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Reduction of bacterial colonization at PICC exit site

"We evaluated the efficacy, the safety, and the cost-effectiveness of two strategies for non-inferiority in controlling bacterial colonization of the exit-site of Peripherally-Inserted Central Catheters (PICC)" Gilardi et al (2020).

Abstract:

Introduction: A serious complication associated with Central Venous Access Device (CVAD) is infection because of bacterial contamination, either by the extra-luminal or by the intra-luminal route. We evaluated the efficacy, the safety, and the cost-effectiveness of two strategies for non-inferiority in controlling bacterial colonization of the exit-site of Peripherally-Inserted Central Catheters (PICC).

Methods: After PICC placement, a skin swab of the exit site was taken and cultured. In group A the exit site was sealed with N-butyl-cyanoacrylate glue, while in group B a chlorhexidine-releasing sponge dressing was applied. A second skin culture was taken at day 7.

Results: A total of 51 patients were enrolled in each group. In 42 patients the second skin culture was not performed because of 20 patients were lost at follow-up or deceased and in 22 patients the dressing needed to be changed early, because of local bleeding (13 cases, in group B) or because of dressing detachment (four in group A and five in group B). The microbiological study was completed in 36 patients in group A and 24 in group B. No microorganisms were isolated in any patient.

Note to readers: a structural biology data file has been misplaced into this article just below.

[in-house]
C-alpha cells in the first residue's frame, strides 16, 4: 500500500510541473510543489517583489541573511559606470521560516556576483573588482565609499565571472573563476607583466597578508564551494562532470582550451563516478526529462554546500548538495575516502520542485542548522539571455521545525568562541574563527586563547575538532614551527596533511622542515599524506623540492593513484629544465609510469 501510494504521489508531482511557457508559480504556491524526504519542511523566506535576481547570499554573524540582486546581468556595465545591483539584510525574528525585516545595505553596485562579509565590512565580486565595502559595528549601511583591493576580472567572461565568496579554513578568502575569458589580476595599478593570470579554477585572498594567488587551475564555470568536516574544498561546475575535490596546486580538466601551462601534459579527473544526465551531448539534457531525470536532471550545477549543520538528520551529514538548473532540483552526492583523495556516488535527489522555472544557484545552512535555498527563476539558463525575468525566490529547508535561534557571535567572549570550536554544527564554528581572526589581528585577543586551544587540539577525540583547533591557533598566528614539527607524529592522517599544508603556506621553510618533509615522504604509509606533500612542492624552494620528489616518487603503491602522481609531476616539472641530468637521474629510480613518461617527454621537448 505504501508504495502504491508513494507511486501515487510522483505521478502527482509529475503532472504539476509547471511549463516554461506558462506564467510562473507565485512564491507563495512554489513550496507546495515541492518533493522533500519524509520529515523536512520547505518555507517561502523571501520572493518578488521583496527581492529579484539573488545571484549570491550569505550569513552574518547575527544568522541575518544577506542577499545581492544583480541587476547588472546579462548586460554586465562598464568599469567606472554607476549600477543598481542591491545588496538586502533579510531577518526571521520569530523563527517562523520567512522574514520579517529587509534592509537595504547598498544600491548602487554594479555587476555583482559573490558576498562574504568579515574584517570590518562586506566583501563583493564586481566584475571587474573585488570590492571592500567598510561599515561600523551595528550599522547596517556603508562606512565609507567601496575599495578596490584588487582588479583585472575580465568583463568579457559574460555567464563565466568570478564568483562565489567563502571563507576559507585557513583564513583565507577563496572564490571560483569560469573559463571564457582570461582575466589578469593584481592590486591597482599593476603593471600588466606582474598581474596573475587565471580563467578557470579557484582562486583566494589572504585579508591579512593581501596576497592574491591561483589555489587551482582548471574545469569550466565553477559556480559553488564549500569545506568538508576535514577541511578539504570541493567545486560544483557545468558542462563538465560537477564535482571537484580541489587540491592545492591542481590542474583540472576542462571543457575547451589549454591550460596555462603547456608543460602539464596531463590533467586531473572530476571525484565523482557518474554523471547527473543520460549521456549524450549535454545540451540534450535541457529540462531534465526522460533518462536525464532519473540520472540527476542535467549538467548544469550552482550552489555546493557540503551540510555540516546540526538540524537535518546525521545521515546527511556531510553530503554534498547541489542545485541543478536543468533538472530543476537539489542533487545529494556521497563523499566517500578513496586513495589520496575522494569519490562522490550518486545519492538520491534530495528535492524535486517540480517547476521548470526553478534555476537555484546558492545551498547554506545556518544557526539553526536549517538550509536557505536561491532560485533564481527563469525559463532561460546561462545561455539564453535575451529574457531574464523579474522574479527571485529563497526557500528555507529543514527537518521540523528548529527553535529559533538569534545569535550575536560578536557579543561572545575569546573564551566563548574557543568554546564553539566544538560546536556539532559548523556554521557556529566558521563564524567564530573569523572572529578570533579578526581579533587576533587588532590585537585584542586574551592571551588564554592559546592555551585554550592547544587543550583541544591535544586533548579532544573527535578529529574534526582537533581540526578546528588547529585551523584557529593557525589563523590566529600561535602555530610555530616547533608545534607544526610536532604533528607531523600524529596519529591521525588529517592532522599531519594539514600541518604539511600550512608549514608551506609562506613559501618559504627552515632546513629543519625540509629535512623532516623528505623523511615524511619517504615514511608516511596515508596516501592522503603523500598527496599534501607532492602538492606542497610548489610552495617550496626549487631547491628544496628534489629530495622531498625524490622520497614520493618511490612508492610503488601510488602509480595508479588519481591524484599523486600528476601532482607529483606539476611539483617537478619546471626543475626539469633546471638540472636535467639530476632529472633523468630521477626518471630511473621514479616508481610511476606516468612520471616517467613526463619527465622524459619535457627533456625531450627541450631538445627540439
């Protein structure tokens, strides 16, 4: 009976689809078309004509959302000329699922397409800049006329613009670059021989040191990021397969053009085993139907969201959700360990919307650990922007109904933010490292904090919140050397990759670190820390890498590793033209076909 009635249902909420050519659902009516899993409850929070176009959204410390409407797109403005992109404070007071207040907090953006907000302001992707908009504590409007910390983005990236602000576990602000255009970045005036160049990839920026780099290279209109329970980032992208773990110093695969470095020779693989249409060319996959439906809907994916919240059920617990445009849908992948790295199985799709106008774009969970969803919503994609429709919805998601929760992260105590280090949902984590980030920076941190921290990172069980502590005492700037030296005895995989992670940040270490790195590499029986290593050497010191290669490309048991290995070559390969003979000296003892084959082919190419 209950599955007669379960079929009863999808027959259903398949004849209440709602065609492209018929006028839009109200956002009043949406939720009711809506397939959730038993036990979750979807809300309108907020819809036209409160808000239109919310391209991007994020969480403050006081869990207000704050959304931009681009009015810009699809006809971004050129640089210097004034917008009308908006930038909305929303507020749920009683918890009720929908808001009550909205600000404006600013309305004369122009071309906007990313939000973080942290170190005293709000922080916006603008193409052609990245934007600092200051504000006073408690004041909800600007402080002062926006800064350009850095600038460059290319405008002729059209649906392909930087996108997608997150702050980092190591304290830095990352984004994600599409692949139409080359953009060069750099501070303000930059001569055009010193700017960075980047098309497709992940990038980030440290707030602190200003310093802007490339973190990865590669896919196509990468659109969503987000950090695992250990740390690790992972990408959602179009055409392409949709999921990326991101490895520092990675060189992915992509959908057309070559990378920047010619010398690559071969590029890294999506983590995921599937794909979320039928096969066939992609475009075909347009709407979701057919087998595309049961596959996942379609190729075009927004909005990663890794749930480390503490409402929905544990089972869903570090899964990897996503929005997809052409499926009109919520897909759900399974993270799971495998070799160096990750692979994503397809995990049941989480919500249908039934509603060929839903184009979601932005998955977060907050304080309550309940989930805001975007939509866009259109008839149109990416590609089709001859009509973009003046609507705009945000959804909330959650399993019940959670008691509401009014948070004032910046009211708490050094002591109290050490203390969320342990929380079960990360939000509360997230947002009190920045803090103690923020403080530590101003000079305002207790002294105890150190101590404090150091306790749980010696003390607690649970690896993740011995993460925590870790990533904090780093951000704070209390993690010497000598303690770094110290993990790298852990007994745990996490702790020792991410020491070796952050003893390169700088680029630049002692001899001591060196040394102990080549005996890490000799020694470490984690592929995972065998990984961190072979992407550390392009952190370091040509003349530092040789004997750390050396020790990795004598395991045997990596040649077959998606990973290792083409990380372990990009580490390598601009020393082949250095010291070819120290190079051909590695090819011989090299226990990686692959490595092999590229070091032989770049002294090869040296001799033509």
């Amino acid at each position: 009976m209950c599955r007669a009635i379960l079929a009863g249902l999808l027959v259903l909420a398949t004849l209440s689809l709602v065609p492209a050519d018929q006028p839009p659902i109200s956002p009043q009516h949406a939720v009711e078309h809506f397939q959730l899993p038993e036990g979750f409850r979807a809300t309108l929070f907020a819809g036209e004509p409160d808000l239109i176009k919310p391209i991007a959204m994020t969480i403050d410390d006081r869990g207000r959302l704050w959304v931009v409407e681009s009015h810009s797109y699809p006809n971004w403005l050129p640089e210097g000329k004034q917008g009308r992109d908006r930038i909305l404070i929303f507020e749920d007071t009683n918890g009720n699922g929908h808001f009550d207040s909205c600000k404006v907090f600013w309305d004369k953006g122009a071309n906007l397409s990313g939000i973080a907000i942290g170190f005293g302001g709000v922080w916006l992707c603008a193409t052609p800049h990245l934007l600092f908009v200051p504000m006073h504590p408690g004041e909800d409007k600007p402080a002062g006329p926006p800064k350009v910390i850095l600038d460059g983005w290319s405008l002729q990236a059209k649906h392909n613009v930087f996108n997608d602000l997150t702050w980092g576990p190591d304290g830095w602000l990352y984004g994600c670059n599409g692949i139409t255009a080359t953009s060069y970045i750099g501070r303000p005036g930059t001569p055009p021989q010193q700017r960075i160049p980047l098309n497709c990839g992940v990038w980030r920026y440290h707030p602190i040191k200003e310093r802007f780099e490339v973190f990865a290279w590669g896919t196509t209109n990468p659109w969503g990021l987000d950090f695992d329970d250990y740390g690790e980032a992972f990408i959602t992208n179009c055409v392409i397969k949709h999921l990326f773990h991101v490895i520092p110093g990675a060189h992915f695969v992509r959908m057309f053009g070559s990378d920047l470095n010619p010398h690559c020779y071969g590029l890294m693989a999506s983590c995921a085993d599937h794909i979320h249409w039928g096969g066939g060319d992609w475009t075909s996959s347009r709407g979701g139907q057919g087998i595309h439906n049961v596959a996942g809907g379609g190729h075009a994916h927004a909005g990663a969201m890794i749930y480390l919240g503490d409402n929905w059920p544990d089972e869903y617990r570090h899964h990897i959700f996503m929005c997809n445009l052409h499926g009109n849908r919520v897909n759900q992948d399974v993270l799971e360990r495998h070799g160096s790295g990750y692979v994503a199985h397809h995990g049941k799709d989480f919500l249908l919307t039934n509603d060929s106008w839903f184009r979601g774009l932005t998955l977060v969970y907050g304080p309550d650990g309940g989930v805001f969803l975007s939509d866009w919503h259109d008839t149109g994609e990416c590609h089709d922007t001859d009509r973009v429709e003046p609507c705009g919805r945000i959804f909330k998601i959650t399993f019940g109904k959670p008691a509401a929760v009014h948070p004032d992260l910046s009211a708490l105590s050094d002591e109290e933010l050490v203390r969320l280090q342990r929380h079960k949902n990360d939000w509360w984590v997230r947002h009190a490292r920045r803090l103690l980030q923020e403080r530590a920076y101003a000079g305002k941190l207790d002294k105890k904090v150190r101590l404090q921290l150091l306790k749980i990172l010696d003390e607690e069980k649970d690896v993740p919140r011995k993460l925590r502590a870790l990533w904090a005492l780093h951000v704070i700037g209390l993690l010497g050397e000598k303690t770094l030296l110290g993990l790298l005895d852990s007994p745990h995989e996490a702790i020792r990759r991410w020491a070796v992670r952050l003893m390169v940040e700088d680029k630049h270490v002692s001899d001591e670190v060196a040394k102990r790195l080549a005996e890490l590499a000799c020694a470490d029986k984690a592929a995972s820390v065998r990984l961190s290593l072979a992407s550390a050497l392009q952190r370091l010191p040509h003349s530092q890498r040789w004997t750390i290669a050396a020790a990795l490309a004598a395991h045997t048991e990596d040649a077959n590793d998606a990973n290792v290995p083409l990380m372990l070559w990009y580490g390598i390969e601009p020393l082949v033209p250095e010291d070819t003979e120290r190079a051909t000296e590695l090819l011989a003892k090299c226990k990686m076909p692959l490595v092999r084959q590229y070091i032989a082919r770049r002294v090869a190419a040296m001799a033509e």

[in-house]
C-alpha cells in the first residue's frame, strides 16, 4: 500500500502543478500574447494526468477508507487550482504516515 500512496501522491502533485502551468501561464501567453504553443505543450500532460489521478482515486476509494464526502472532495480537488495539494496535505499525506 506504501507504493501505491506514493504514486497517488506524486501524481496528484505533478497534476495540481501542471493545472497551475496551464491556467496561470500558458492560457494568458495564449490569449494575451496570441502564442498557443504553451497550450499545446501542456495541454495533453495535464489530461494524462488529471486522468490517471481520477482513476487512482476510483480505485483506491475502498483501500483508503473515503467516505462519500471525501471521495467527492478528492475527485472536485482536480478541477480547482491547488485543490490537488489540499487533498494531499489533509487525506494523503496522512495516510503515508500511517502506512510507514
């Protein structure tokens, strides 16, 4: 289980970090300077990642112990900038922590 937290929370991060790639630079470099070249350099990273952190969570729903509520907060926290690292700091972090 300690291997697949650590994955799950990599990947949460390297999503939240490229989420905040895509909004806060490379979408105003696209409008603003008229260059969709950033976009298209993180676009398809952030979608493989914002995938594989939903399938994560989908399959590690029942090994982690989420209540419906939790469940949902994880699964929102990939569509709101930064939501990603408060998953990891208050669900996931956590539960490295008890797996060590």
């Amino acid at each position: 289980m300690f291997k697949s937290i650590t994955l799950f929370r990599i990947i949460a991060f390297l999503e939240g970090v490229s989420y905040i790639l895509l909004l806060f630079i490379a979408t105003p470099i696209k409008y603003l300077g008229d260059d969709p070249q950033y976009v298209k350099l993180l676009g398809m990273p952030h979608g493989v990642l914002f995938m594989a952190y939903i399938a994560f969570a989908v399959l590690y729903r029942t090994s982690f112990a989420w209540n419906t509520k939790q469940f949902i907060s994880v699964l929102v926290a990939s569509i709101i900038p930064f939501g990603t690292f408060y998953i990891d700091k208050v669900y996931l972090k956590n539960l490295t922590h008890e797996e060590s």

Conclusions: Both strategies were effective in controlling bacterial colonization. Glue was effective in reducing local bleeding, and it was more cost-effective than sponge dressing. During the first week, when local bleeding and bacterial colonization must be prevented, glue might be more appropriate than chlorhexidine-releasing dressing; after the first week chlorhexidine-releasing dressing might be preferable, considering that the safety of glue application on the skin for prolonged periods is still questionable.

Reference:

Gilardi E, Piano A, Chellini P, et al. Reduction of bacterial colonization at the exit site of peripherally inserted central catheters: A comparison between chlorhexidine-releasing sponge dressings and cyano-acrylate . J Vasc Access. 2020;1129729820954743. doi:10.1177/1129729820954743